Okay, okay. I know it will be objected that heroic war films have been made for years. It will also be objected that Dunkirk and Darkest Hour are both (more-or-less) accurate, if very selective, depictions of real historical events. But this does not alter the fact that, appearing now, they appeal to a certain popular sentiment. There is no “conspiracy” about it – simply the reality that later depictions of historical events always have a subtext relating to the present. In these cases, the subtext is British exceptionalism.

Monday, February 19, 2018

Something New

We feature each week Nicholas Reid's reviews and comments on new and recent books.

“PASSANT – A Journey to Elsewhere” by Alistair Paterson (Austin Macauley Publishers $NZ40)

I have this firm belief that reviewers should always declare an interest when they set out to review a book. Otherwise we end up with the risible situation (frequent enough in some New Zealand periodicals) of academics reviewing works by academic colleagues and friends, but without declaring their interest and relationship. So let me say up front that I regard Alistair Paterson as a friend – not a close one, but a friend nevertheless. Though he is some decades older than me, he has occasionally mentored me in the writing of poetry, and I four times acted as guest editor on Poetry New Zealand during the very long period when he was editor-in-chief.

So now you know that Alistair Paterson, prolific poet, short-story-writer and anthologist, and holder of the OBE for his services to literature, is somebody whom I know and like. And that is all that need be said on the matter.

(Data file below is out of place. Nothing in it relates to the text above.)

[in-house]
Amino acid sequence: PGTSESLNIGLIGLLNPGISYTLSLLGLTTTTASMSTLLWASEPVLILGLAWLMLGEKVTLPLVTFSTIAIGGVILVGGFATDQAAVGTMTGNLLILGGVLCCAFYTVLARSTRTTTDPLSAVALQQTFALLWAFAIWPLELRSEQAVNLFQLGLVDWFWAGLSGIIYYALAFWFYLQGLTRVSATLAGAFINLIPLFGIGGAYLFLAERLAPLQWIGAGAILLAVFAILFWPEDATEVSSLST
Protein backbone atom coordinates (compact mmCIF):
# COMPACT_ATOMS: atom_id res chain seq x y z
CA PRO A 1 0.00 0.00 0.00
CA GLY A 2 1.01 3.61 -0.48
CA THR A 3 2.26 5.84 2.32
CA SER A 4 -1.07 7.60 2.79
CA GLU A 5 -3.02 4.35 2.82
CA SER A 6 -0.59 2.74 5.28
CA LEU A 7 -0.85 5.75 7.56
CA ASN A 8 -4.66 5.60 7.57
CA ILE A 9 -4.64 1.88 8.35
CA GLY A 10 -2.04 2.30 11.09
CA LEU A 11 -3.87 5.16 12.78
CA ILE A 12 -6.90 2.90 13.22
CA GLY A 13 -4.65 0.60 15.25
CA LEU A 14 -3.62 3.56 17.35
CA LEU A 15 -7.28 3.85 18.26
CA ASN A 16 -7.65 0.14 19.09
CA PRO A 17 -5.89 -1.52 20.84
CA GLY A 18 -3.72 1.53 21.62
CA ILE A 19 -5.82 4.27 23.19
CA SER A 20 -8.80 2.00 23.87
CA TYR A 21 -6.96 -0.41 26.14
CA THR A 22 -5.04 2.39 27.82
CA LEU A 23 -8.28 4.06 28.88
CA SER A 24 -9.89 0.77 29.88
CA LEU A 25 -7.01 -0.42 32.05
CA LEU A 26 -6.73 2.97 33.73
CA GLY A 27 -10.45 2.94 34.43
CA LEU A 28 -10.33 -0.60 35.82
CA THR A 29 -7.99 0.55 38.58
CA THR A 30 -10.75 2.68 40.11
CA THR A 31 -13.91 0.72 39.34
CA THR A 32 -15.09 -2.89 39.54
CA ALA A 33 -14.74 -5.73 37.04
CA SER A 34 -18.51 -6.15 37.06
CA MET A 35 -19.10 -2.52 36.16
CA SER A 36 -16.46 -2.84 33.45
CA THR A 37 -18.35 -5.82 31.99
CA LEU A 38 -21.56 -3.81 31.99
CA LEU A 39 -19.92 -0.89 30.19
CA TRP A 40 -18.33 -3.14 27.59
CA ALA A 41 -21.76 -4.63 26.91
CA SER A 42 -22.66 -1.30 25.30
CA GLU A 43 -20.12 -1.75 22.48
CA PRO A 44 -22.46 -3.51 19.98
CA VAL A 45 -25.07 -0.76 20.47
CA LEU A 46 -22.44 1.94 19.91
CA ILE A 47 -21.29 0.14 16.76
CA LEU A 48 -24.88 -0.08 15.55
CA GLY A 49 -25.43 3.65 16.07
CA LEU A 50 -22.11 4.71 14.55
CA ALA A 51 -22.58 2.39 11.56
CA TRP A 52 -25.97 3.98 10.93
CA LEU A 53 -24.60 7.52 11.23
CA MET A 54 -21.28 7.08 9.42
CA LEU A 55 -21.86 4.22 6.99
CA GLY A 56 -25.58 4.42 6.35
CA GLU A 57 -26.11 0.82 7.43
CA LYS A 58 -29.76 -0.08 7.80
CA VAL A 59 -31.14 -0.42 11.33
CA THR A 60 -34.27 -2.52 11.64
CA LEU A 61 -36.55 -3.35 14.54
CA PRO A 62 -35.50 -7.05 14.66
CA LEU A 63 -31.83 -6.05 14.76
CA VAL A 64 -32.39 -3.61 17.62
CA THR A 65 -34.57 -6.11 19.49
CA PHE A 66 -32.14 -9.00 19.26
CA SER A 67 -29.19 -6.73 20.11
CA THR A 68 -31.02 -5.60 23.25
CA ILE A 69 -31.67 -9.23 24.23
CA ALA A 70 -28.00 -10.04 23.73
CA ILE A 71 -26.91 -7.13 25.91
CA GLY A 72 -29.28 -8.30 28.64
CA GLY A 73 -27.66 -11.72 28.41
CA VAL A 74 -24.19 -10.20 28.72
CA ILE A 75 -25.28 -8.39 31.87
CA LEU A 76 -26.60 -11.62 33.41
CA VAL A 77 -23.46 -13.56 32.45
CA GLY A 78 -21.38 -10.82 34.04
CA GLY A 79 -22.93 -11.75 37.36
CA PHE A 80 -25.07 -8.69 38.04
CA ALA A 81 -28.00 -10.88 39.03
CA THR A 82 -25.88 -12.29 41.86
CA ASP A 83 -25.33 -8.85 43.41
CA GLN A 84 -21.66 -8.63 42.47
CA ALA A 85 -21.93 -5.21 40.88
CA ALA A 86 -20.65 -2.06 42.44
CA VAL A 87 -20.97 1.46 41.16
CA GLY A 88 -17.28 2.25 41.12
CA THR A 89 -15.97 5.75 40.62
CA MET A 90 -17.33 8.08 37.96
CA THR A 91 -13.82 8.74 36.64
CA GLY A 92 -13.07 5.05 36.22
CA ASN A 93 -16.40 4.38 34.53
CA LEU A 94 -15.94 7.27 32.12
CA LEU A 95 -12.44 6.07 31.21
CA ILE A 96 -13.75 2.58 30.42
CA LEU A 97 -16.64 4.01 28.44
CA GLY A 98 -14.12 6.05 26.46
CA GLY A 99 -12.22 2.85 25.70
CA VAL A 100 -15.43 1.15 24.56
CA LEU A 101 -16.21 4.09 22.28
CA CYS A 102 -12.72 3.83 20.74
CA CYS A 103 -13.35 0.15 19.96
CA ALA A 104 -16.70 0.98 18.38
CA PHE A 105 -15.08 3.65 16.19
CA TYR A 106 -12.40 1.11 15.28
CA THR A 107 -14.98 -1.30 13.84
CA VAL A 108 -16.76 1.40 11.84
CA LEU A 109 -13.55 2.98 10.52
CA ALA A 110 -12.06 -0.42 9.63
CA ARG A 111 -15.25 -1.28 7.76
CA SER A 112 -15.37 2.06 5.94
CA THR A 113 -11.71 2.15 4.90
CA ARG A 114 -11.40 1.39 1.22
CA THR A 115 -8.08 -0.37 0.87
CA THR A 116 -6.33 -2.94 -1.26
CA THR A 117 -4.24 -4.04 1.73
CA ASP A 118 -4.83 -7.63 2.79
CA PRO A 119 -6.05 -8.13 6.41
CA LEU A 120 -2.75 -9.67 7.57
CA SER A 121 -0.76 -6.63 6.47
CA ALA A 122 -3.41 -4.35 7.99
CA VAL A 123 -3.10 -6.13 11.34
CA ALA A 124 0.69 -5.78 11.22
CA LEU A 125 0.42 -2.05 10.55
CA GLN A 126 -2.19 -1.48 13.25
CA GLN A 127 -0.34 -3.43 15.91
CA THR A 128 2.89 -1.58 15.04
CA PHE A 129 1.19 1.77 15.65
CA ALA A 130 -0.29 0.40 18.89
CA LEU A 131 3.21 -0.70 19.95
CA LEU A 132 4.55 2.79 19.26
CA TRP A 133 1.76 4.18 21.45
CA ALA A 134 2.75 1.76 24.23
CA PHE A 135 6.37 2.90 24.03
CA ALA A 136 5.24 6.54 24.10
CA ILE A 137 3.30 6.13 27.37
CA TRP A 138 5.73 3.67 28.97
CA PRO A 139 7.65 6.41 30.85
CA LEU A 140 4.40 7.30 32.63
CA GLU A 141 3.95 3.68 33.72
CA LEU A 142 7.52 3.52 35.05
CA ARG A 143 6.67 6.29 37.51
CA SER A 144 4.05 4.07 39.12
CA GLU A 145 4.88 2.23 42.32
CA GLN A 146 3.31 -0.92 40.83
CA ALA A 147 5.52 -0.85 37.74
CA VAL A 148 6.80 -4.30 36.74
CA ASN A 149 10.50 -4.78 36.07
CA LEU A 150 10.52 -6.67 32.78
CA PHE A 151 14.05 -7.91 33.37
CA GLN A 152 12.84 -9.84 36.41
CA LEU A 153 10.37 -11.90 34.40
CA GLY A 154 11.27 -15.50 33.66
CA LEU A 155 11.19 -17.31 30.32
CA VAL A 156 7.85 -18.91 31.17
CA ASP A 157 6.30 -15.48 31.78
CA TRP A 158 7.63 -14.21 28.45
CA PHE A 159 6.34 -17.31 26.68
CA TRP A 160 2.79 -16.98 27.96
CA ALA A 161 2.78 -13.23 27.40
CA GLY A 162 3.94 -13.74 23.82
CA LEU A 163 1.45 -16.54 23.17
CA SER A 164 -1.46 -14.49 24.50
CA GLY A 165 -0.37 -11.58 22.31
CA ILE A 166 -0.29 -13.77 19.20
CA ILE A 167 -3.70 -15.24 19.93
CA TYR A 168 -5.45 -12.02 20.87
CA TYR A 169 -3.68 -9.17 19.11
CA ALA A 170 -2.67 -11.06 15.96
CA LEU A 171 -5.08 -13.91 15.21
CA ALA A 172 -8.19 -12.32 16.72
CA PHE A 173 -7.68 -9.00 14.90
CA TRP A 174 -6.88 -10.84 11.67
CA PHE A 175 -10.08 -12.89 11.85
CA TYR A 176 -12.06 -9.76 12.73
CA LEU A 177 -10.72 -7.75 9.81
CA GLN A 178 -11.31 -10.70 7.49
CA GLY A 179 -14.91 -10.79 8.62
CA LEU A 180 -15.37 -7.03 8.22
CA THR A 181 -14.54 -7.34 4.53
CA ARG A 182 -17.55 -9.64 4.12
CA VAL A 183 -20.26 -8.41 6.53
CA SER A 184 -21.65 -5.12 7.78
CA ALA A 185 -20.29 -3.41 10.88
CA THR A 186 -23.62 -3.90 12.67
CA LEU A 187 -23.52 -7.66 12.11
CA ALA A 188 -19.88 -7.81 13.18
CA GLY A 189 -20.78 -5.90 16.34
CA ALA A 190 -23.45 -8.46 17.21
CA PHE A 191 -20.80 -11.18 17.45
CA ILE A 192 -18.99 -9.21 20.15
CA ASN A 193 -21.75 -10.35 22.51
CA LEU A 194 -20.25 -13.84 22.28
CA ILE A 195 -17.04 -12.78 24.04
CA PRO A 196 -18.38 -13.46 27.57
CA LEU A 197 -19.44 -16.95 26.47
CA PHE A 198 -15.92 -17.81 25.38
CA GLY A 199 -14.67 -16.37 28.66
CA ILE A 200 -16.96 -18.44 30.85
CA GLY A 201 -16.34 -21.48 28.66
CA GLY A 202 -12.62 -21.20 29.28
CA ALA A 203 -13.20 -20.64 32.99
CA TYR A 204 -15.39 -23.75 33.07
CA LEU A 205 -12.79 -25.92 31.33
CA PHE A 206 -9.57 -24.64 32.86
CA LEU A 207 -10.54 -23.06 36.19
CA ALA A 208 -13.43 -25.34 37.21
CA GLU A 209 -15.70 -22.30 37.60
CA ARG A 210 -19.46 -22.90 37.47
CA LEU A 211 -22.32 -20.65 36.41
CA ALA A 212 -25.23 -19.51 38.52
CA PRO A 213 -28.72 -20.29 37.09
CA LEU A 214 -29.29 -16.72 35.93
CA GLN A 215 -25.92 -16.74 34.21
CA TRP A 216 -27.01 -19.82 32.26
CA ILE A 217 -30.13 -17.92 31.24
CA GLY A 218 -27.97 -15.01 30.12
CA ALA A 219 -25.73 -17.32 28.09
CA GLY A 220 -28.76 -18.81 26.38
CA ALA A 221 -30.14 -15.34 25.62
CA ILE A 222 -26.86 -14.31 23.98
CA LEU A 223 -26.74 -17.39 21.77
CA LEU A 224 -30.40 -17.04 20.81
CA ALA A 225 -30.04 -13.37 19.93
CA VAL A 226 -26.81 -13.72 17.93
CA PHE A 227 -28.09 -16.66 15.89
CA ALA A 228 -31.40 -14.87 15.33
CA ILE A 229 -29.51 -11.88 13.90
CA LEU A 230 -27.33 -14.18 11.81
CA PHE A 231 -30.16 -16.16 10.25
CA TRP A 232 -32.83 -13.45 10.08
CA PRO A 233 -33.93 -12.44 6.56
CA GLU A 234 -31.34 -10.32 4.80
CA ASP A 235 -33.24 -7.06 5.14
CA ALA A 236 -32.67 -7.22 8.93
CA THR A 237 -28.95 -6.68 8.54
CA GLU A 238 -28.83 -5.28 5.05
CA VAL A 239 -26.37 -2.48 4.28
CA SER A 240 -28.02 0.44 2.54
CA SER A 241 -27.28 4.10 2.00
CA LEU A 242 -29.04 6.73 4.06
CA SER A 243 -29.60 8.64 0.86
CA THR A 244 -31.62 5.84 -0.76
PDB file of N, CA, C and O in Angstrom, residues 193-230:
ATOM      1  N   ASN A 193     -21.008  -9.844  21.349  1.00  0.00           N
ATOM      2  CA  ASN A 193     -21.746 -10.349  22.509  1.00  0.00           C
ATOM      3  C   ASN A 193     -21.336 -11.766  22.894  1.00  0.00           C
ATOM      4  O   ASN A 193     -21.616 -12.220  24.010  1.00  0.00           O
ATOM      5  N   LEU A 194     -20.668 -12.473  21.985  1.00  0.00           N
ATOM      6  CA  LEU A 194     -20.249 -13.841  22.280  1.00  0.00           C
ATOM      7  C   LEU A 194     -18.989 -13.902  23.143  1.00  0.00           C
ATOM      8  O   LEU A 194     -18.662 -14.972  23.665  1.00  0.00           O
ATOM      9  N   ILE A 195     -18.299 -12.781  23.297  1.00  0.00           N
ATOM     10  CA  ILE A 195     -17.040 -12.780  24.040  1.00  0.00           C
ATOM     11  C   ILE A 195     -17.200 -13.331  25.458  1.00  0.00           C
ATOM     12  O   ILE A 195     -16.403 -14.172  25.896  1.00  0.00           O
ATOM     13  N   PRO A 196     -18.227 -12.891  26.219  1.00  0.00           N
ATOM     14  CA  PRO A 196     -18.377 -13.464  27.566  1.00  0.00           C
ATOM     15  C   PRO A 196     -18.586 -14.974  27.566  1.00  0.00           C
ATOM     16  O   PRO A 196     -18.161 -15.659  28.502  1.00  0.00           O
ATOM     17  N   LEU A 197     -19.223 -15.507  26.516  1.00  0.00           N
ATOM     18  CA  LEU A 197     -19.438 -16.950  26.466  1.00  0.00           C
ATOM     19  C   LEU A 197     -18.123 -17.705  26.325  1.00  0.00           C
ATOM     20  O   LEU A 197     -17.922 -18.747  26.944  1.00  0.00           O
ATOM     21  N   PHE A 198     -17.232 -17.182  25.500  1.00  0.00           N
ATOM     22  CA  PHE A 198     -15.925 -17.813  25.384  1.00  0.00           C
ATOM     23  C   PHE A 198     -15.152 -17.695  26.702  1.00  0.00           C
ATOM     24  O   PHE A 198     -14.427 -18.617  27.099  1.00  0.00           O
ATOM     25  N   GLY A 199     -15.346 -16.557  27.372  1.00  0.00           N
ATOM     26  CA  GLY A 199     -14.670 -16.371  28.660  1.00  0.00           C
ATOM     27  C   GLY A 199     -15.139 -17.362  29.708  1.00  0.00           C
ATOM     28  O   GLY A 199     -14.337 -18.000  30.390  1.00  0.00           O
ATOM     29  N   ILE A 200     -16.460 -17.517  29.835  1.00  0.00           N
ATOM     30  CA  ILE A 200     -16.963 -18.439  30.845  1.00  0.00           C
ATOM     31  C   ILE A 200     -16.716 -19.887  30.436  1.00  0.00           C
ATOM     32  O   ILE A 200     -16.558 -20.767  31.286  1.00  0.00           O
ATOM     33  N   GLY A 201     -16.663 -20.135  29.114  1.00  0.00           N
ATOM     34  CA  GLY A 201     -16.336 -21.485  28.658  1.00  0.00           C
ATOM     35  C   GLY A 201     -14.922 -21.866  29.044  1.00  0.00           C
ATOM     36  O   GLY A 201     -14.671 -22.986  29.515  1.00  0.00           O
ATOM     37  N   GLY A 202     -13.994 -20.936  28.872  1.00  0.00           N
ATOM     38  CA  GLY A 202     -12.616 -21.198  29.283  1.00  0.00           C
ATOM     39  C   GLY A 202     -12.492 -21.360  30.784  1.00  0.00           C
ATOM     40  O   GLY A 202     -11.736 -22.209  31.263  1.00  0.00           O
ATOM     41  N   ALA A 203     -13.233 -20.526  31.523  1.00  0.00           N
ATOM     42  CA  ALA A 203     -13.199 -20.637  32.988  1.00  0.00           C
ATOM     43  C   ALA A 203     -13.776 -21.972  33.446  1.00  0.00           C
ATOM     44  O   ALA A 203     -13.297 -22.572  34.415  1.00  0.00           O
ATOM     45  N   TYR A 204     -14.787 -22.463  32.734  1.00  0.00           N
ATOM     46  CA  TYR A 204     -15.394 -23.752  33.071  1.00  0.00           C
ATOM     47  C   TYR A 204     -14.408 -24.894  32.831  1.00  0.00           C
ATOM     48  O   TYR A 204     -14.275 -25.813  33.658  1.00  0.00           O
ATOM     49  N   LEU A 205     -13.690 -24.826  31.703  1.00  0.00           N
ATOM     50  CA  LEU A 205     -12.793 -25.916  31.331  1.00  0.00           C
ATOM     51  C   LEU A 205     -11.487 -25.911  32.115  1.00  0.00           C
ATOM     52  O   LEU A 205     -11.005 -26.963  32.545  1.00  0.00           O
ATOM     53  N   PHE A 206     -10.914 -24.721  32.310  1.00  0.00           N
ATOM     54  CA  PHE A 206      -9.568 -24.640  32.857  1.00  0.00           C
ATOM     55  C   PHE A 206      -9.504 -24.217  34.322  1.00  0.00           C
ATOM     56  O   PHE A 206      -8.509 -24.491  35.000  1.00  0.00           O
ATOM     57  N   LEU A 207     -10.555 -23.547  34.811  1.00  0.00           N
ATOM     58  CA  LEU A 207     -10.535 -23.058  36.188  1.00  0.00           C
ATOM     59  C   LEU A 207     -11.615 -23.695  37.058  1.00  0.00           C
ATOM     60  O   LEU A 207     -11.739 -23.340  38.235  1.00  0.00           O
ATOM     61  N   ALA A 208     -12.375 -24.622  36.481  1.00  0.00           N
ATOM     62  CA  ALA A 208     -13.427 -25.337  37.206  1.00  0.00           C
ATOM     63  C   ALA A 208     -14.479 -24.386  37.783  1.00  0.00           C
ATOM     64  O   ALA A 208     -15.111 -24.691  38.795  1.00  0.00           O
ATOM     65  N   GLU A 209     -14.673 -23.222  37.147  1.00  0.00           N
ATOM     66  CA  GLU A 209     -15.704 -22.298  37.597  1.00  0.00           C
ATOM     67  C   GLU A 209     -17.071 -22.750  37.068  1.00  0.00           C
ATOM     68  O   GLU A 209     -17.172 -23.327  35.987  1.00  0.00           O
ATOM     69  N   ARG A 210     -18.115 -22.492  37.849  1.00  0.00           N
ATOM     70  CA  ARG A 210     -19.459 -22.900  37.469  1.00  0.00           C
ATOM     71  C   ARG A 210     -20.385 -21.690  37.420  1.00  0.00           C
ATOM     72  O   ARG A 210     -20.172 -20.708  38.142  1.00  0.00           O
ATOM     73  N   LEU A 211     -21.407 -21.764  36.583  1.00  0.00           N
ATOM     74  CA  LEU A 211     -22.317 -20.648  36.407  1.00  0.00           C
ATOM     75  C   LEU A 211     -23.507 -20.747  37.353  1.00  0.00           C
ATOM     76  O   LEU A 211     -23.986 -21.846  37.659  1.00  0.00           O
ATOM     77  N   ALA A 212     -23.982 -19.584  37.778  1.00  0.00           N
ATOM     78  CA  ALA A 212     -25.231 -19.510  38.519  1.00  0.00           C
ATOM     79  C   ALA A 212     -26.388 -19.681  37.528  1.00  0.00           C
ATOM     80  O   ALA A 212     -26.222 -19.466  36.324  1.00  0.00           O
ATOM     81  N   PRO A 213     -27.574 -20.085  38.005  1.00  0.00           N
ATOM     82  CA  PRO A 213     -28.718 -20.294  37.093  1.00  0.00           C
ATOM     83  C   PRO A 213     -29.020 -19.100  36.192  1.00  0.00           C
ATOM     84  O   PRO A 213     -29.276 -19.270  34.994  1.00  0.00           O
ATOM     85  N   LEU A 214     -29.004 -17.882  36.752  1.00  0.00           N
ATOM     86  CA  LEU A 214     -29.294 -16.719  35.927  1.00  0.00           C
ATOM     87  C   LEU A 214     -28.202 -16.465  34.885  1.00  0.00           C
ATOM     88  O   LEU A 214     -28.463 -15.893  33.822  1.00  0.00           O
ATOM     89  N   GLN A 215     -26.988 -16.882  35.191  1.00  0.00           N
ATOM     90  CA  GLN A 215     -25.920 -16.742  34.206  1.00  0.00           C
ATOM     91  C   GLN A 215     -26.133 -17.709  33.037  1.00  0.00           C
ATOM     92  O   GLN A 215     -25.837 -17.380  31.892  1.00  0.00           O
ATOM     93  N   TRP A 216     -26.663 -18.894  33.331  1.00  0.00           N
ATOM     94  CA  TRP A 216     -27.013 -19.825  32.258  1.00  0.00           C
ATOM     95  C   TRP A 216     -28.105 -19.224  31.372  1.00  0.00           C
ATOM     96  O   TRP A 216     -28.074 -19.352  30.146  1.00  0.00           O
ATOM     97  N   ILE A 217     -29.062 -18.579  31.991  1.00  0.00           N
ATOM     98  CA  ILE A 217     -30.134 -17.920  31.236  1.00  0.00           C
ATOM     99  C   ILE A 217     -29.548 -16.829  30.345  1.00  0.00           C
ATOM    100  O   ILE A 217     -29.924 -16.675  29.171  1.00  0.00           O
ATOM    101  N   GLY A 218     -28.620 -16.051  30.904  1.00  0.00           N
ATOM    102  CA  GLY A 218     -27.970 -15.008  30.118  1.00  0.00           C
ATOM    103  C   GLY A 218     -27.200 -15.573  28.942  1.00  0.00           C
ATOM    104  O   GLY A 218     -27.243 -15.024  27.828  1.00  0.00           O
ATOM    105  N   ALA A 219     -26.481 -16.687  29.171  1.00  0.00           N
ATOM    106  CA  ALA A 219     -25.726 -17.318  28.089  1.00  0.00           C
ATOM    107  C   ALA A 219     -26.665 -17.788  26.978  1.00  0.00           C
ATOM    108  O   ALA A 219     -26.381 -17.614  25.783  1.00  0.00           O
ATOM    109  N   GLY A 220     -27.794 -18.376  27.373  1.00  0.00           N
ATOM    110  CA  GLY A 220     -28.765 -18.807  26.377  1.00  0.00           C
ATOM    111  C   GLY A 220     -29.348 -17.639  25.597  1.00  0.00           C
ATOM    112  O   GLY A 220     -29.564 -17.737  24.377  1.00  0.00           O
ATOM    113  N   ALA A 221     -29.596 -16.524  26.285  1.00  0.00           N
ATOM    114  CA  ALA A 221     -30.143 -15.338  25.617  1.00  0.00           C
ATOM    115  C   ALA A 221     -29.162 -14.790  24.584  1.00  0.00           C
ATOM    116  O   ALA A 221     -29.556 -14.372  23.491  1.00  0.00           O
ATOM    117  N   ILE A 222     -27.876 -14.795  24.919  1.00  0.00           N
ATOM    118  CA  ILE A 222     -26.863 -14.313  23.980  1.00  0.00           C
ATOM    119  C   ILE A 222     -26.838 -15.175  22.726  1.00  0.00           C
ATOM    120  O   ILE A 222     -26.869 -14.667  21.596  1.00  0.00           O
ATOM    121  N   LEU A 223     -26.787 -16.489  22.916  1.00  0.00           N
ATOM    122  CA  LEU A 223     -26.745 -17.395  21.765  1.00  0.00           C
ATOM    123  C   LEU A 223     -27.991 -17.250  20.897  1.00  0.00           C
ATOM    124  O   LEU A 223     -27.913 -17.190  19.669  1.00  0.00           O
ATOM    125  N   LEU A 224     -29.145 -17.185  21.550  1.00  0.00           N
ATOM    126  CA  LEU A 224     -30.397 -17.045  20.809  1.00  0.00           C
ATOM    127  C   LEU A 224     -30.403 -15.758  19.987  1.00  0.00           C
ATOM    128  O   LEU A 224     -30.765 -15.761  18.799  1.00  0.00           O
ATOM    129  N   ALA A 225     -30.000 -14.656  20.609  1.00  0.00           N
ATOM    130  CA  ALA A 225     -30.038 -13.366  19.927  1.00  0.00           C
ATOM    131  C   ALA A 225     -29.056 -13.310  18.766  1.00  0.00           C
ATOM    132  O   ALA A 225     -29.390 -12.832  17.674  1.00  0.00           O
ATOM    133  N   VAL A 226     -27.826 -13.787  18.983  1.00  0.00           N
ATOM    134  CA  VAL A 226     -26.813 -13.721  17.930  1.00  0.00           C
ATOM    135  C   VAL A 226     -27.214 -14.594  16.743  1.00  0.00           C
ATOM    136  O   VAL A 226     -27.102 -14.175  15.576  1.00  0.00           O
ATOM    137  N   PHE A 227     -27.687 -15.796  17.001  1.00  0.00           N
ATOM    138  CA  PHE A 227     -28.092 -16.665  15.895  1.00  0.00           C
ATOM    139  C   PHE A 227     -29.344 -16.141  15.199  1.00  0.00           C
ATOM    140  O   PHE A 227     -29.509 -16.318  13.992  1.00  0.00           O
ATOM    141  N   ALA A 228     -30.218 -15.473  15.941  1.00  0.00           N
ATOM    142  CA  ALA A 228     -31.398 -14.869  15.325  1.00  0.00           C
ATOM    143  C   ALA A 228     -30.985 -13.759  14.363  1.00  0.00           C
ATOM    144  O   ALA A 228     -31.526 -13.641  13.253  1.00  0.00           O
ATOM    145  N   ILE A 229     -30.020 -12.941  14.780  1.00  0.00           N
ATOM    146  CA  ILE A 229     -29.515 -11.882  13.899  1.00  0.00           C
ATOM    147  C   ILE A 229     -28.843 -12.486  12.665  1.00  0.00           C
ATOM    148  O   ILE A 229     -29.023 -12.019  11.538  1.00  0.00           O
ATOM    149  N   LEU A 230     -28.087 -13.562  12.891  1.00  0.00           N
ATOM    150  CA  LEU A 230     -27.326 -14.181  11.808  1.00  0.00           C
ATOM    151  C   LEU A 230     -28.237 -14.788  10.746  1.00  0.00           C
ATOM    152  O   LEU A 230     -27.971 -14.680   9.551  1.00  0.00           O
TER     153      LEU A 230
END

If you are the sort of person who craves short and pithy judgments, I will add that I very much enjoyed reading Passant: A Journey to Elsewhere, Paterson’s memoir of his childhood and adolescence. I might have some misgivings about the way it concludes, and I do admit that it sometimes repeats points it has already made, but in its expansiveness (it runs to 300 substantial pages) it is lively, engaging and enlightening about the way things were in New Zealand eighty-odd years ago.

If you read it very, very selectively, you could see it as an idyll of a past New Zealand and lament for the loss of its simplicities and certainties. Alistair Paterson was born in 1929 in Nelson, together with his (fraternal, not identical) twin brother Charlie. At no point does Paterson suggest that the Nelson of his youth was a perfect society. He notes the snobbery and pretensions of the small city’s wealthier citizens and their tendency towards a peculiar sort of South British jingoism, epitomised in Empire Day. He notes how grown-ups sometimes clung possessively to local heroes, as when he heard them talking about an illustrious person they called “Ernie” (Ernest Rutherford). He is certainly not complimentary about his secondary schooling. Even so, many of the things he did as a child and young teenager suggest the carefree possibilities of an earlier era. Going to the movies. Enjoying Guy Fawkes night. Swimming or sailing in the Maitai River. Listening to early radio in an age when a mass audience enjoyed (of all things) wrestling commentaries involving Lofty Blomfield. The boy is only ten when the Second World War begins, and he tries (in an apolitical way) to understand what it’s all about.

From the adolescent years there are some good self-contained anecdotes, such as the twin brothers labouring to build what turned out to be a useless canoe. Or participating in yacht races. Or young Alistair, with a damaged wrist, painfully rowing two visiting GIs to the local wharf. Or how he and a schoolmate accidentally started a scrub-fire (easily put out by the fire-brigade, thankfully) when they were told to burn off some gorse. There are also some retrospective ironies. Given that the adult Alistair Paterson was for twenty years a naval officer, it is ironical that he got seasick the first time he went on a deep-sea vessel (crossing Cook Strait to Wellington to attend the 1940 centenniel exhibition).

Paterson early strikes a note of loss when he remarks: “On occasional visits to Nelson I’ve driven past what’s left of the flats I knew so well and looked out towards the sea and the boulder bank, hoping to see children playing there. Their absence means that children have lost something of that earlier intimacy with the natural world which my brother and I experienced – and which the wider community might have lost as well.” (p.25)